November 19, 2017

Reaction on bottom of piece

How long can a caption be? before it starts to give you trouble?

Normally, I clean the kiln shelf after every firing and reapply kiln wash but I recently had a lot of pieces to make so in hopes of reducing some prep work and speeding up the process I’ve been using thin fire instead. The strangest thing is happening. I fire a project, take it out, vacuum the kiln, put down fresh thin fire, and fire the next project up. When I removed the latest project fired on thin fire out of the kiln it looks like there is a reaction of the previous project on the bottom of the piece (see photo above). 

I guess my question is, can I sand blast the reaction off or will I need something more aggressive like some serious cold working?    – M. K.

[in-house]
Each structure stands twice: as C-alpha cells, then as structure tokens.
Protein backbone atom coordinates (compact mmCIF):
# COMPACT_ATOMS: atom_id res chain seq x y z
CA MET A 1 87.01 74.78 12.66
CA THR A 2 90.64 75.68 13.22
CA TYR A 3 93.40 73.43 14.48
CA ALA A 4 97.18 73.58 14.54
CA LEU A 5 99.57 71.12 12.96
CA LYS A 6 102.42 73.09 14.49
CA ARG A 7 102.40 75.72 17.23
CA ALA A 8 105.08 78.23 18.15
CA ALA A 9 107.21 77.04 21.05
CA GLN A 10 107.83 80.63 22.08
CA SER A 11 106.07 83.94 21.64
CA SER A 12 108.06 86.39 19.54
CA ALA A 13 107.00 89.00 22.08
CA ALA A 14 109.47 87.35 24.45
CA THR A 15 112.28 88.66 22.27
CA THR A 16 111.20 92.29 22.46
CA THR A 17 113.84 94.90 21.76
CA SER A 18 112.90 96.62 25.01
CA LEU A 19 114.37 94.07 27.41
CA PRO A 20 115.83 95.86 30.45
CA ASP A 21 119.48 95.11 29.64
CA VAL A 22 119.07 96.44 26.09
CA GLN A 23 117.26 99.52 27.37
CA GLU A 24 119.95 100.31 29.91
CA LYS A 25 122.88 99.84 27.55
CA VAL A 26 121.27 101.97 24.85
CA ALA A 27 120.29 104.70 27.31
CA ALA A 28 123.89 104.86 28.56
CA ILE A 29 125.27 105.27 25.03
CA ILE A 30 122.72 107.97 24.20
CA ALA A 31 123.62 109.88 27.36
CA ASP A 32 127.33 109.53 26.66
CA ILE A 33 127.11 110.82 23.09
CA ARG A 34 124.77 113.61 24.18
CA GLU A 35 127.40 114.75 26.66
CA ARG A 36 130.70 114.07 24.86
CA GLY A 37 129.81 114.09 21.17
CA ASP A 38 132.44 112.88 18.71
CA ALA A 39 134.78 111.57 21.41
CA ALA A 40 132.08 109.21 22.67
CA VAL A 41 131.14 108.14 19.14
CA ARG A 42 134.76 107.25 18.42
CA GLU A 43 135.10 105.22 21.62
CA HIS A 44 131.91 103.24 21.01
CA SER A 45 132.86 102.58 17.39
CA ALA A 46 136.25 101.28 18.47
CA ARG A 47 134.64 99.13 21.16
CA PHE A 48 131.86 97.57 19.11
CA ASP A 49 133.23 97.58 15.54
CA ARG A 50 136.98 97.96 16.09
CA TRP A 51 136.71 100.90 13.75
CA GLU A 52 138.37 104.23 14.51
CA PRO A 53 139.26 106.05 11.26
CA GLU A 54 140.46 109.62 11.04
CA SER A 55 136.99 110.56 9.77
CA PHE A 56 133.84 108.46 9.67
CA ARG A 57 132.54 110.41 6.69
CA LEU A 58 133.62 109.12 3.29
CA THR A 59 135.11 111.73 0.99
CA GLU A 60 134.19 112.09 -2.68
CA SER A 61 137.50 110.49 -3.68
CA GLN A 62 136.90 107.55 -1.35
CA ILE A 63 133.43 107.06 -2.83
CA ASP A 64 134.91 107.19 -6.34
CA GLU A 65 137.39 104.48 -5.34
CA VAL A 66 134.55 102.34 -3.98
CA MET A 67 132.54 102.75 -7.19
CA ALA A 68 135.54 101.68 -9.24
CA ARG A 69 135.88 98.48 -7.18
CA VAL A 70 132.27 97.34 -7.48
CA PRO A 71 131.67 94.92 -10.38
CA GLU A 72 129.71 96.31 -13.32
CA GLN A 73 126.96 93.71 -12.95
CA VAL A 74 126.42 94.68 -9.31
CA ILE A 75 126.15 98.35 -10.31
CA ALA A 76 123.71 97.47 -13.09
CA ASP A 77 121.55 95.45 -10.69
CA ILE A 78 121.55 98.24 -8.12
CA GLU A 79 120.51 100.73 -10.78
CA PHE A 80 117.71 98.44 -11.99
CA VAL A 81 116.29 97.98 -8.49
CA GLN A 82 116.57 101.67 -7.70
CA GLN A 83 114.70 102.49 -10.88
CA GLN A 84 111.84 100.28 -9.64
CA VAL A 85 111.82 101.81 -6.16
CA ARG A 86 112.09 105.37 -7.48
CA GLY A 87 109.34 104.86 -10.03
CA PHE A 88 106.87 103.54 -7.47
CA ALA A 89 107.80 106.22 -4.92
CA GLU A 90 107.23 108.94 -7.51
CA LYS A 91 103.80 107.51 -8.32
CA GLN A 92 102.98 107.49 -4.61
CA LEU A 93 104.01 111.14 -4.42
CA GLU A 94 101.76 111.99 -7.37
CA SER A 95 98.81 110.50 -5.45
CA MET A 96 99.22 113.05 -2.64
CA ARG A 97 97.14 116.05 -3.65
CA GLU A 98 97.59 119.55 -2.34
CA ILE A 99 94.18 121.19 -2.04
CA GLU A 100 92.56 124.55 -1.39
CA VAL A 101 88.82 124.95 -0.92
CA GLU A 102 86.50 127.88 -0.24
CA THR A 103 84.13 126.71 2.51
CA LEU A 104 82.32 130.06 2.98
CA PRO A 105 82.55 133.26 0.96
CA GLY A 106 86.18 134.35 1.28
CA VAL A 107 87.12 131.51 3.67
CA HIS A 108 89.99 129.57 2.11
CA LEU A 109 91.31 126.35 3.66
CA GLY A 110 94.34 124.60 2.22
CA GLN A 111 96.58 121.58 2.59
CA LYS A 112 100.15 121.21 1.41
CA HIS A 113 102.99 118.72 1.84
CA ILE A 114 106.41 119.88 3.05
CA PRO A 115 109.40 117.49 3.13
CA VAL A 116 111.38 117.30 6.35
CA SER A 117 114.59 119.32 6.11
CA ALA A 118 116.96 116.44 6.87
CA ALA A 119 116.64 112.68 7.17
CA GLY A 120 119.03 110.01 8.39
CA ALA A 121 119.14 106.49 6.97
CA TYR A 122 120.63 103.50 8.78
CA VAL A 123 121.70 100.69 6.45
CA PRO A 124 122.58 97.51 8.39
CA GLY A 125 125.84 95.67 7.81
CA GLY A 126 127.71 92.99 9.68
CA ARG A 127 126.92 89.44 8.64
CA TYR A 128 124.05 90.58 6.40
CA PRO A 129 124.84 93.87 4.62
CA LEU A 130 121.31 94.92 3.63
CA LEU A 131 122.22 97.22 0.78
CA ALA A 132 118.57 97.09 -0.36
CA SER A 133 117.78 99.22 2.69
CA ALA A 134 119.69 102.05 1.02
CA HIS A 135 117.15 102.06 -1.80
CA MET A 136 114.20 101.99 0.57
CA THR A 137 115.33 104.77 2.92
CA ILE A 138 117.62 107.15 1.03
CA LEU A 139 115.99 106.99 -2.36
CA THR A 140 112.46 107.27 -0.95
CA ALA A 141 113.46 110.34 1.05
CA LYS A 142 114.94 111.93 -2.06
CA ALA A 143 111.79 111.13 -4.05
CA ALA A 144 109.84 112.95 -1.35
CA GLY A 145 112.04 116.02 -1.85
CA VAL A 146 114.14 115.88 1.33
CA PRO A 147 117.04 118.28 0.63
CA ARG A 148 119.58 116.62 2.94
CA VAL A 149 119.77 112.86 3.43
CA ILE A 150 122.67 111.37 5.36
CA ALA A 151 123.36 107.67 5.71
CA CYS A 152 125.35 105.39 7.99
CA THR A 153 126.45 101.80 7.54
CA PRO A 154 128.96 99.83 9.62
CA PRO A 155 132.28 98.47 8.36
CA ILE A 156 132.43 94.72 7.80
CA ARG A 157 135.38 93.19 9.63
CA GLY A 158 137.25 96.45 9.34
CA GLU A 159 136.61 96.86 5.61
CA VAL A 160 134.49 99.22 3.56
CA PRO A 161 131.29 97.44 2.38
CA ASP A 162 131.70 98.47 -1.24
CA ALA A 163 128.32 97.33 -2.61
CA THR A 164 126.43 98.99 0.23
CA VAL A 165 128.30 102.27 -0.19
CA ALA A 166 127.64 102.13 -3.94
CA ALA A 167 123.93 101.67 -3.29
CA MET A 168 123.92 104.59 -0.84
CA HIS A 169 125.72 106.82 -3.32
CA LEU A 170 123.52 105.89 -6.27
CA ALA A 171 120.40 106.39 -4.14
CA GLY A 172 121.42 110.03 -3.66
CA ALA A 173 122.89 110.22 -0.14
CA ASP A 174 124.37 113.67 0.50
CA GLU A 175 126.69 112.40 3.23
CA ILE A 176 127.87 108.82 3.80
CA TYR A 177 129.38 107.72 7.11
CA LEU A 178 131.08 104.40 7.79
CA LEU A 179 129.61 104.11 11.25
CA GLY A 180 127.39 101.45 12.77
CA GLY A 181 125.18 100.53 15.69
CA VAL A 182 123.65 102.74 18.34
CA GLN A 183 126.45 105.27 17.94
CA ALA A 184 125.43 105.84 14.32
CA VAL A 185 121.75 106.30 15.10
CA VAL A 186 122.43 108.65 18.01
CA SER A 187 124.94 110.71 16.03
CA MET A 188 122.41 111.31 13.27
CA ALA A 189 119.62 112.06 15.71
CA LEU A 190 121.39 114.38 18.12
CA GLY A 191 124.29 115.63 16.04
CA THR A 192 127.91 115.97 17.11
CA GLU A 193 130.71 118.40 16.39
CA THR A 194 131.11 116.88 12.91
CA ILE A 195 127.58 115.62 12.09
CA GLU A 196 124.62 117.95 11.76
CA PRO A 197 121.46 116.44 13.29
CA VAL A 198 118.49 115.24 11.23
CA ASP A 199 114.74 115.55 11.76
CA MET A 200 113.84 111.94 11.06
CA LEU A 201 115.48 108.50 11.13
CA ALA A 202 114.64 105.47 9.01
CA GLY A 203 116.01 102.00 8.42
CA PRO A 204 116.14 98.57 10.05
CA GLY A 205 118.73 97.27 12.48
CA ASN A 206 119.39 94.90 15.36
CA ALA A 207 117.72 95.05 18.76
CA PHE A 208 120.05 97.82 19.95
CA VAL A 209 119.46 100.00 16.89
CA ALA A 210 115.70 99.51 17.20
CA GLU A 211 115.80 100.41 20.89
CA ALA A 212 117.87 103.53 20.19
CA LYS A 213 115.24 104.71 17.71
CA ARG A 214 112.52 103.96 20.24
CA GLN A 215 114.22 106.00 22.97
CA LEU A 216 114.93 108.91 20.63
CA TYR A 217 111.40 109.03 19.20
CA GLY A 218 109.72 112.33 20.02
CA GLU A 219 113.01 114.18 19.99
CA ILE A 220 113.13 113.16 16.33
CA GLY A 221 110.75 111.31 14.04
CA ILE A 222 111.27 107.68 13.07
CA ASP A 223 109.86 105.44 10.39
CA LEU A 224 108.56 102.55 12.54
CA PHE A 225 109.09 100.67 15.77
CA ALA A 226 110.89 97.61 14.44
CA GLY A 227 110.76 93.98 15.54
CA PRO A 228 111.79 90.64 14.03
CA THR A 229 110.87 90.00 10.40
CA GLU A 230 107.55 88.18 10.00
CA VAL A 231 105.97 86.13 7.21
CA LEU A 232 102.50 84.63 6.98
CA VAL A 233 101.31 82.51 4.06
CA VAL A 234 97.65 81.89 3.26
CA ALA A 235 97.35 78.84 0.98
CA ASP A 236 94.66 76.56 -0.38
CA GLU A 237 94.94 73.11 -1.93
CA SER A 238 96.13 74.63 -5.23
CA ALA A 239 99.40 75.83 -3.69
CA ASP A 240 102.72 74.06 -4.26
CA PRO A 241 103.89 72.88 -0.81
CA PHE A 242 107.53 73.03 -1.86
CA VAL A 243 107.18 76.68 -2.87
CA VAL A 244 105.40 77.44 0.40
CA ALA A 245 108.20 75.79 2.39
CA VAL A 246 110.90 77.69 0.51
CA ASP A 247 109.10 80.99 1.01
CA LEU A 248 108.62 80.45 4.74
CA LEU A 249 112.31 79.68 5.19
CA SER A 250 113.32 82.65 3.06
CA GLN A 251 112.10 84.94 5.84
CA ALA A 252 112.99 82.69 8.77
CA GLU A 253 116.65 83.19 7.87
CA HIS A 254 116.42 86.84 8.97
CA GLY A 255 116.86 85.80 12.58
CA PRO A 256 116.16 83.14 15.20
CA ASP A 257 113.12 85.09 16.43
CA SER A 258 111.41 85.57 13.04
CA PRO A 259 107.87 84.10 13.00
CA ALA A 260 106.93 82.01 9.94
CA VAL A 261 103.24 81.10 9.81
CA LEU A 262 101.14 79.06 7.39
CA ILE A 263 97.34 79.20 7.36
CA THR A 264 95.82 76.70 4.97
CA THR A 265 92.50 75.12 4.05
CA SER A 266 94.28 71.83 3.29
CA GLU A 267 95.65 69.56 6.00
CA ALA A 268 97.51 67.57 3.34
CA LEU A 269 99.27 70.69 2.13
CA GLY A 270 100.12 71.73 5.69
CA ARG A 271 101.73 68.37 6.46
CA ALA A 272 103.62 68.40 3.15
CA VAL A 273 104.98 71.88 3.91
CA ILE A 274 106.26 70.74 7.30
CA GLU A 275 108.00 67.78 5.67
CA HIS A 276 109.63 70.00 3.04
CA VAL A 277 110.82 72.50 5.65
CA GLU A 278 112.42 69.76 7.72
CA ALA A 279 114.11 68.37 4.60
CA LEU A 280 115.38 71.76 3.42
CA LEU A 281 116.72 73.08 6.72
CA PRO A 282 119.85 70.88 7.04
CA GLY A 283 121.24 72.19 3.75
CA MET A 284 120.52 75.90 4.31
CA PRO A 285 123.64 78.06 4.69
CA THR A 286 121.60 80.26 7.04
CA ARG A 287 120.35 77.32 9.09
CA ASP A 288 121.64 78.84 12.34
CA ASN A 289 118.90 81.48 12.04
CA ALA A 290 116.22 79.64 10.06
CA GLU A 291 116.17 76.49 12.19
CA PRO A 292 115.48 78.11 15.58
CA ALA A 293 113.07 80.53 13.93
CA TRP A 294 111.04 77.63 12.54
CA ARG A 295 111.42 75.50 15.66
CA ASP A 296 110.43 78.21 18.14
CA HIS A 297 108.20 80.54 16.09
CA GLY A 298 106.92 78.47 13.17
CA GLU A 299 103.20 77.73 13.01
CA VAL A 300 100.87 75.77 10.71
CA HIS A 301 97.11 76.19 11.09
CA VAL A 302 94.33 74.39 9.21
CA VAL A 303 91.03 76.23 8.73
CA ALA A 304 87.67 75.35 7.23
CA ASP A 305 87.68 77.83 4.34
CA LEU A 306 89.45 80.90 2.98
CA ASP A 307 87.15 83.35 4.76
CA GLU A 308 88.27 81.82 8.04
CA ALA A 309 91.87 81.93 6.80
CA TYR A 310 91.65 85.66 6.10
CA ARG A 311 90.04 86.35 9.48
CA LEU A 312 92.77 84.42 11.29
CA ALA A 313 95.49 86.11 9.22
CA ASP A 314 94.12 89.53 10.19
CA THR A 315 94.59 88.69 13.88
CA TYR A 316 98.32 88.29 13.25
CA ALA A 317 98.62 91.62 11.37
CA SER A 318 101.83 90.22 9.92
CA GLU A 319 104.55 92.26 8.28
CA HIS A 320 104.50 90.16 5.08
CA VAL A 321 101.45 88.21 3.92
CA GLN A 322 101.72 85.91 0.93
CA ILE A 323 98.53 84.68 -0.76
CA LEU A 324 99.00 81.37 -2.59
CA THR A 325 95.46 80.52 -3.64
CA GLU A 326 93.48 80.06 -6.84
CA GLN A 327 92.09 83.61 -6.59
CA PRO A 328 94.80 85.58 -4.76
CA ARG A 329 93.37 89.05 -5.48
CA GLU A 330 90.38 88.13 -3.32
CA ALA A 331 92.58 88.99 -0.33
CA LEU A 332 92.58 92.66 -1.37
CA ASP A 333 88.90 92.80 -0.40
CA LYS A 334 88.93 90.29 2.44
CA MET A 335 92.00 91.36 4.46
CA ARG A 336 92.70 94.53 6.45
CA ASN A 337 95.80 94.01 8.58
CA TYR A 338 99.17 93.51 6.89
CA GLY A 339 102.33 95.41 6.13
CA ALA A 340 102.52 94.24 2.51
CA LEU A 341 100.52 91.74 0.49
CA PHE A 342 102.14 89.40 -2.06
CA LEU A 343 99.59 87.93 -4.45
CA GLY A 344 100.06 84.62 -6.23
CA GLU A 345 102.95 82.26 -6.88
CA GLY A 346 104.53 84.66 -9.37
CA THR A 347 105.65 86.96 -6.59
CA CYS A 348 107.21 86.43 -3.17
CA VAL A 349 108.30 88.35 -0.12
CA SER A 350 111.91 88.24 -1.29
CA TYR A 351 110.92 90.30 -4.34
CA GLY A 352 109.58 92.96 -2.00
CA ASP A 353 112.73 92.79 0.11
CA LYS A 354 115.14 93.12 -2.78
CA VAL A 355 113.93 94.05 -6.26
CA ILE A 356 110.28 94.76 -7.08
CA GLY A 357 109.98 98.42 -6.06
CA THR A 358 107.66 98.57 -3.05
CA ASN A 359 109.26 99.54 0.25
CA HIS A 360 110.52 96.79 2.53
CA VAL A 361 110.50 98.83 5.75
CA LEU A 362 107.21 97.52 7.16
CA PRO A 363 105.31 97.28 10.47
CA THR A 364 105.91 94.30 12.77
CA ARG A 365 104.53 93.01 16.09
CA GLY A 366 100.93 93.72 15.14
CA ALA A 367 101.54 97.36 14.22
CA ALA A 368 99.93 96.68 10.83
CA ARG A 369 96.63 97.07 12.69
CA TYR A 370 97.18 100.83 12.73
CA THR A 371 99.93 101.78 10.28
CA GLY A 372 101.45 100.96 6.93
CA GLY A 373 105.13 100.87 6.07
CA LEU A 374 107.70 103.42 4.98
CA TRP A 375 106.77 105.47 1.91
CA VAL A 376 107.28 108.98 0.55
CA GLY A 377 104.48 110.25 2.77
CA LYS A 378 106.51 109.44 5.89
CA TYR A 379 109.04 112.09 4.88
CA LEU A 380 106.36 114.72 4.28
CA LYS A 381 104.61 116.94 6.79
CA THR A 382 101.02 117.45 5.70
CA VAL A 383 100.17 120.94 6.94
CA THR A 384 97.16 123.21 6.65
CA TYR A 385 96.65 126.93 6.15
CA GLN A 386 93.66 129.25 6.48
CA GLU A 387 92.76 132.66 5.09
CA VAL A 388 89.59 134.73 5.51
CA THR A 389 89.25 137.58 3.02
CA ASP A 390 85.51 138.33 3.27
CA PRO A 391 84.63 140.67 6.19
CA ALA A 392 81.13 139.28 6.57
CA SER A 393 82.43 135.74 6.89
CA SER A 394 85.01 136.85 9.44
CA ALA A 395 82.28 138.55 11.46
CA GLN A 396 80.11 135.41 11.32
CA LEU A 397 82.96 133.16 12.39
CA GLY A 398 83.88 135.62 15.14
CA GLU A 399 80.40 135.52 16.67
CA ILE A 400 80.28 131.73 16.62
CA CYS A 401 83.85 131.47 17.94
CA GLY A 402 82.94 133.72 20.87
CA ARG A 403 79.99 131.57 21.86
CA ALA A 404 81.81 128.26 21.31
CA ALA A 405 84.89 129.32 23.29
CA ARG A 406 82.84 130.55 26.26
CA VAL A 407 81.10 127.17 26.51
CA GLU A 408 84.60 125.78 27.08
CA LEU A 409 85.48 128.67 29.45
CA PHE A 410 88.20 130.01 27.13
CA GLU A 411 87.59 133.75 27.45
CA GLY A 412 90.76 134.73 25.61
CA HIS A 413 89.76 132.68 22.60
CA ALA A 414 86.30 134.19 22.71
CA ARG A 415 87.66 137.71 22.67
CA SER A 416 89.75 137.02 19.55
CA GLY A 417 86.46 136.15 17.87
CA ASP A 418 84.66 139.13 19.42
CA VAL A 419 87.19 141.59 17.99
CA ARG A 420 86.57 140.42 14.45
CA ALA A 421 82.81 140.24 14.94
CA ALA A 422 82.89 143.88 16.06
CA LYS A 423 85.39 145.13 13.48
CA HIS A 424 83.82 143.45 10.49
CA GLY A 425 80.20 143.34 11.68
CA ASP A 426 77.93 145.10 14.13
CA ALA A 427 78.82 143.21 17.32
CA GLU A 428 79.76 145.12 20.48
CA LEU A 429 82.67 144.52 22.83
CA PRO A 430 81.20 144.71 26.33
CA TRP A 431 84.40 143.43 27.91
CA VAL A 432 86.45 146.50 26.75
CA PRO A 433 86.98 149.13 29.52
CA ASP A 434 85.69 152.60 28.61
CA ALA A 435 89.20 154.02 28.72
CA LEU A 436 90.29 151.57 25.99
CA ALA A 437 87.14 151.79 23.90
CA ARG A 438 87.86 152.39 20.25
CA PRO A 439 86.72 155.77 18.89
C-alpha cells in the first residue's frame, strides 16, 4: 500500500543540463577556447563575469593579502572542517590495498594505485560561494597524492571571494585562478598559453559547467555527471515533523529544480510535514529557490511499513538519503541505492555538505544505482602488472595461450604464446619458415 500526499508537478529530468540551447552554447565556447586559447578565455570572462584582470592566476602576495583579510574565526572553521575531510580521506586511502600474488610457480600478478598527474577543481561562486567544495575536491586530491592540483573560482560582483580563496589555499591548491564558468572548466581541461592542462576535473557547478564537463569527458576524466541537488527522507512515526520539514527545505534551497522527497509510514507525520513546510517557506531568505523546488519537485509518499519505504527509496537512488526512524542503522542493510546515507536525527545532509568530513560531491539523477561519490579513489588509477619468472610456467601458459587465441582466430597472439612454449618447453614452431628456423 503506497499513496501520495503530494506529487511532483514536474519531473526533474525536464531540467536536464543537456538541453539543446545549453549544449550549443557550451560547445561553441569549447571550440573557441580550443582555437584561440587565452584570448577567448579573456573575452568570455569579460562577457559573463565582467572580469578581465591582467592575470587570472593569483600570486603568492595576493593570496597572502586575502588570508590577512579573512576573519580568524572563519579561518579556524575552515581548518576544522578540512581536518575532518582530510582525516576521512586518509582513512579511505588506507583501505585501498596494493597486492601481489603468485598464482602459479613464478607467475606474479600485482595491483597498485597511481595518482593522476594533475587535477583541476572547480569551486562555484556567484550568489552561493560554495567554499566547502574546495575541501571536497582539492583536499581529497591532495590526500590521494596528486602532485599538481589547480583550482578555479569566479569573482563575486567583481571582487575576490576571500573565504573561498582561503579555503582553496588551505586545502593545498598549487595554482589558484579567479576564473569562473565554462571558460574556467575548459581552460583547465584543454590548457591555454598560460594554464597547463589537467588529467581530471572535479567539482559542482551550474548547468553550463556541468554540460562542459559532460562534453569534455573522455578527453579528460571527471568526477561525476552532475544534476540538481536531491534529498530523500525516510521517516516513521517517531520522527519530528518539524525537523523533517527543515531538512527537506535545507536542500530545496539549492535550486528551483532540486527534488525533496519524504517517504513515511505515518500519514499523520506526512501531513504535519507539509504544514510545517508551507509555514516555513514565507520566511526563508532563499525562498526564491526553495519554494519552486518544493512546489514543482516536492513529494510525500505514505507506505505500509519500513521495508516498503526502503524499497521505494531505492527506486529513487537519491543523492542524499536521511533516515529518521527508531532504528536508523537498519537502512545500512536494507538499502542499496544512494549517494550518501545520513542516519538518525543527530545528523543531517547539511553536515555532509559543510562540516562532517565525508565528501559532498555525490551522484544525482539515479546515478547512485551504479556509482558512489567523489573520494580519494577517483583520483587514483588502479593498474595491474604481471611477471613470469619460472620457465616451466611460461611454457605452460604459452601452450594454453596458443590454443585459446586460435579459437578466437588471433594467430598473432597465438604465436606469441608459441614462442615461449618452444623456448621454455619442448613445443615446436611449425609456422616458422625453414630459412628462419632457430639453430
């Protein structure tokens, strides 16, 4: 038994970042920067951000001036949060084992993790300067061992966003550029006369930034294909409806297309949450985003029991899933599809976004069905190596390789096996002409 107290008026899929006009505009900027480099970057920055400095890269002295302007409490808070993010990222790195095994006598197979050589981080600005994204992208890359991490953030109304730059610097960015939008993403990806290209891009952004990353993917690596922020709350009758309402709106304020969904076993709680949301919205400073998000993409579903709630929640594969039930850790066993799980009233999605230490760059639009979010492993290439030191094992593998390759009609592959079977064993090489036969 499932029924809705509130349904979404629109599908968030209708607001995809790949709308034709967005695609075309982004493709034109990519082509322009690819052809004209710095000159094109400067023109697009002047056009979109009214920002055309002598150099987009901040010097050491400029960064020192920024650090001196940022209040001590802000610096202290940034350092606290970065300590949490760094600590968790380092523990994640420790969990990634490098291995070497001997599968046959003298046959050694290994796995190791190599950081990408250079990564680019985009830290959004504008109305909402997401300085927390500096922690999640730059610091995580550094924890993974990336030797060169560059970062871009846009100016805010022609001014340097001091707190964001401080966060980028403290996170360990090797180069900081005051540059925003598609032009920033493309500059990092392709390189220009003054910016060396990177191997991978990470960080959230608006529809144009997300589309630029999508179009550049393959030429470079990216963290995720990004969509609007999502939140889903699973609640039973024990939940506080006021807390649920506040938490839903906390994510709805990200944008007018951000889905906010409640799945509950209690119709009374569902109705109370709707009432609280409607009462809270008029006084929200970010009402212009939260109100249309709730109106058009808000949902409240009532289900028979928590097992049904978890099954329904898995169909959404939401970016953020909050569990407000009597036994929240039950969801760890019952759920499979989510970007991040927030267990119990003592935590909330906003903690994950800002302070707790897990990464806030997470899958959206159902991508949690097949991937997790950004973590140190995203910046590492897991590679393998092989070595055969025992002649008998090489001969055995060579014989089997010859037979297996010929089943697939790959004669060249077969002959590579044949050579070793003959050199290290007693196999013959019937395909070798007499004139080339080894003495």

You’re right, the problem is caused by a reaction with residue left over from a previous firing.  Most likely, it’s a reaction between the sulphur in the glass and copper residue left on the shelf.  That can happen when using thinfire shelf paper.  It’s even possible if you scrape kiln wash off the shelf and reapply. Sometimes that works, but more often you need to fire the shelf higher (to at least 1650F/900C to get rid of the fired-on residue.

If you have access to a sandblaster, you can remove the reaction from the piece by blasting off the top layer of glass.  You can also use loose grit and silicon carbide to do the same thing, but blsting is easier and quicker.  Once you’ve removed the residue, you’ll probably need to re-fire the piece to get the specific look you want.

Got a question for Brad?  Just send it to us and we’ll do our best to help.  Sending a picture and (if relevant) a firing schedule will also help us help you.